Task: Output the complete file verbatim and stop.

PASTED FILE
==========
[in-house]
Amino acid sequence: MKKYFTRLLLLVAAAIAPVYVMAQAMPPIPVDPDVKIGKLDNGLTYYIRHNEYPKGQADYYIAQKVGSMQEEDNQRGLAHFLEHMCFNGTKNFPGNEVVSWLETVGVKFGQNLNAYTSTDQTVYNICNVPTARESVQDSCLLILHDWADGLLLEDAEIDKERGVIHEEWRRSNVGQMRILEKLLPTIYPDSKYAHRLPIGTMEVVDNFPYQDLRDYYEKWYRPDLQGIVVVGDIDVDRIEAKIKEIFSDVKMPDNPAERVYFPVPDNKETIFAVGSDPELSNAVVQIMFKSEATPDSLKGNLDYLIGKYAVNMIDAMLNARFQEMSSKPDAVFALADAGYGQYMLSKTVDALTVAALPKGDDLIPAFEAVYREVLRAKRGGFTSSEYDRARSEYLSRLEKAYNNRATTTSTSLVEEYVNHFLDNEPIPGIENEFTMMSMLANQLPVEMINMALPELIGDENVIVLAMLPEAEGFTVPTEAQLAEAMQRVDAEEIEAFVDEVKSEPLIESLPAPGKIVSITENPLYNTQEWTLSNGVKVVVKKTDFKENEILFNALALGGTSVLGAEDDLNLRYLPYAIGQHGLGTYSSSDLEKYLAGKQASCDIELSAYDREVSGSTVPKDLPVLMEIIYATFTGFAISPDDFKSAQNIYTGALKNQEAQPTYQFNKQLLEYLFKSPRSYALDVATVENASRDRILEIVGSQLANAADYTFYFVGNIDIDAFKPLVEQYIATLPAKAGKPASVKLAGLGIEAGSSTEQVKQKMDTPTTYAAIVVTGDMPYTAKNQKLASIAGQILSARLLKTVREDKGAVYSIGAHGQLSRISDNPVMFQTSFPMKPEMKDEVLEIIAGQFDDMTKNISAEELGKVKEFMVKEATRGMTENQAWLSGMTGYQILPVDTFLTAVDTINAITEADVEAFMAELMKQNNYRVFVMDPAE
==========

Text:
[in-house]
Amino acid sequence: MKKYFTRLLLLVAAAIAPVYVMAQAMPPIPVDPDVKIGKLDNGLTYYIRHNEYPKGQADYYIAQKVGSMQEEDNQRGLAHFLEHMCFNGTKNFPGNEVVSWLETVGVKFGQNLNAYTSTDQTVYNICNVPTARESVQDSCLLILHDWADGLLLEDAEIDKERGVIHEEWRRSNVGQMRILEKLLPTIYPDSKYAHRLPIGTMEVVDNFPYQDLRDYYEKWYRPDLQGIVVVGDIDVDRIEAKIKEIFSDVKMPDNPAERVYFPVPDNKETIFAVGSDPELSNAVVQIMFKSEATPDSLKGNLDYLIGKYAVNMIDAMLNARFQEMSSKPDAVFALADAGYGQYMLSKTVDALTVAALPKGDDLIPAFEAVYREVLRAKRGGFTSSEYDRARSEYLSRLEKAYNNRATTTSTSLVEEYVNHFLDNEPIPGIENEFTMMSMLANQLPVEMINMALPELIGDENVIVLAMLPEAEGFTVPTEAQLAEAMQRVDAEEIEAFVDEVKSEPLIESLPAPGKIVSITENPLYNTQEWTLSNGVKVVVKKTDFKENEILFNALALGGTSVLGAEDDLNLRYLPYAIGQHGLGTYSSSDLEKYLAGKQASCDIELSAYDREVSGSTVPKDLPVLMEIIYATFTGFAISPDDFKSAQNIYTGALKNQEAQPTYQFNKQLLEYLFKSPRSYALDVATVENASRDRILEIVGSQLANAADYTFYFVGNIDIDAFKPLVEQYIATLPAKAGKPASVKLAGLGIEAGSSTEQVKQKMDTPTTYAAIVVTGDMPYTAKNQKLASIAGQILSARLLKTVREDKGAVYSIGAHGQLSRISDNPVMFQTSFPMKPEMKDEVLEIIAGQFDDMTKNISAEELGKVKEFMVKEATRGMTENQAWLSGMTGYQILPVDTFLTAVDTINAITEADVEAFMAELMKQNNYRVFVMDPAE